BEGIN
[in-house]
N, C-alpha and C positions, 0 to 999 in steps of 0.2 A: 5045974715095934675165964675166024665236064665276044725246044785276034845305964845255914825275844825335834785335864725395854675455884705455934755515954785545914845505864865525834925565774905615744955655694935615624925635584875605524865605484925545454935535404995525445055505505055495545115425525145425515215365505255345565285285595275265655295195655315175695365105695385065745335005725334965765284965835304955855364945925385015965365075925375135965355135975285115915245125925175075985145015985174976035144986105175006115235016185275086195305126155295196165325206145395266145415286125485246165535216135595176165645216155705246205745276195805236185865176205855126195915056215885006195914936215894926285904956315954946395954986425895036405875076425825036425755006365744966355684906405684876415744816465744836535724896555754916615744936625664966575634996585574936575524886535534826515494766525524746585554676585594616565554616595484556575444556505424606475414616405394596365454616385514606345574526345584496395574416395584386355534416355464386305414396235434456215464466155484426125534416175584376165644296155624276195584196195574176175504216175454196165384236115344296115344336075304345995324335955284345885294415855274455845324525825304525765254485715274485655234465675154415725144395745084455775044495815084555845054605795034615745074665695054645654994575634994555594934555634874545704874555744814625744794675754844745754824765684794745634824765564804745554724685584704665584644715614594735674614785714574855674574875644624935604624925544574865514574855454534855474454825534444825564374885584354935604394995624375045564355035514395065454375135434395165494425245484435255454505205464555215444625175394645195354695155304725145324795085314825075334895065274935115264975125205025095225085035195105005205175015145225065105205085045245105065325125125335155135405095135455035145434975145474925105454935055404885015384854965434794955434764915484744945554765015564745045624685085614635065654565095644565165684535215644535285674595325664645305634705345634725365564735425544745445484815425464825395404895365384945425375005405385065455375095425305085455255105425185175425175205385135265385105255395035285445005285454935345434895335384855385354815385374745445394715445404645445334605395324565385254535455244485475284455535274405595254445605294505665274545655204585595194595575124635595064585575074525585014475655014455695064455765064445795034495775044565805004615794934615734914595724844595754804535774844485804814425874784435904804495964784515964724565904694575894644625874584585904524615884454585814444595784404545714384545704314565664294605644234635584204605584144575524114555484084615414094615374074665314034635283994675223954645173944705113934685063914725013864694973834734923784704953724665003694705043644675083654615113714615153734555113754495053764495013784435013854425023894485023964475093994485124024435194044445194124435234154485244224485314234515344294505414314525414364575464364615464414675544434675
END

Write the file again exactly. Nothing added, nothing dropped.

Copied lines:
[in-house]
N, C-alpha and C positions, 0 to 999 in steps of 0.2 A: 5045974715095934675165964675166024665236064665276044725246044785276034845305964845255914825275844825335834785335864725395854675455884705455934755515954785545914845505864865525834925565774905615744955655694935615624925635584875605524865605484925545454935535404995525445055505505055495545115425525145425515215365505255345565285285595275265655295195655315175695365105695385065745335005725334965765284965835304955855364945925385015965365075925375135965355135975285115915245125925175075985145015985174976035144986105175006115235016185275086195305126155295196165325206145395266145415286125485246165535216135595176165645216155705246205745276195805236185865176205855126195915056215885006195914936215894926285904956315954946395954986425895036405875076425825036425755006365744966355684906405684876415744816465744836535724896555754916615744936625664966575634996585574936575524886535534826515494766525524746585554676585594616565554616595484556575444556505424606475414616405394596365454616385514606345574526345584496395574416395584386355534416355464386305414396235434456215464466155484426125534416175584376165644296155624276195584196195574176175504216175454196165384236115344296115344336075304345995324335955284345885294415855274455845324525825304525765254485715274485655234465675154415725144395745084455775044495815084555845054605795034615745074665695054645654994575634994555594934555634874545704874555744814625744794675754844745754824765684794745634824765564804745554724685584704665584644715614594735674614785714574855674574875644624935604624925544574865514574855454534855474454825534444825564374885584354935604394995624375045564355035514395065454375135434395165494425245484435255454505205464555215444625175394645195354695155304725145324795085314825075334895065274935115264975125205025095225085035195105005205175015145225065105205085045245105065325125125335155135405095135455035145434975145474925105454935055404885015384854965434794955434764915484744945554765015564745045624685085614635065654565095644565165684535215644535285674595325664645305634705345634725365564735425544745445484815425464825395404895365384945425375005405385065455375095425305085455255105425185175425175205385135265385105255395035285445005285454935345434895335384855385354815385374745445394715445404645445334605395324565385254535455244485475284455535274405595254445605294505665274545655204585595194595575124635595064585575074525585014475655014455695064455765064445795034495775044565805004615794934615734914595724844595754804535774844485804814425874784435904804495964784515964724565904694575894644625874584585904524615884454585814444595784404545714384545704314565664294605644234635584204605584144575524114555484084615414094615374074665314034635283994675223954645173944705113934685063914725013864694973834734923784704953724665003694705043644675083654615113714615153734555113754495053764495013784435013854425023894485023964475093994485124024435194044445194124435234154485244224485314234515344294505414314525414364575464364615464414675544434675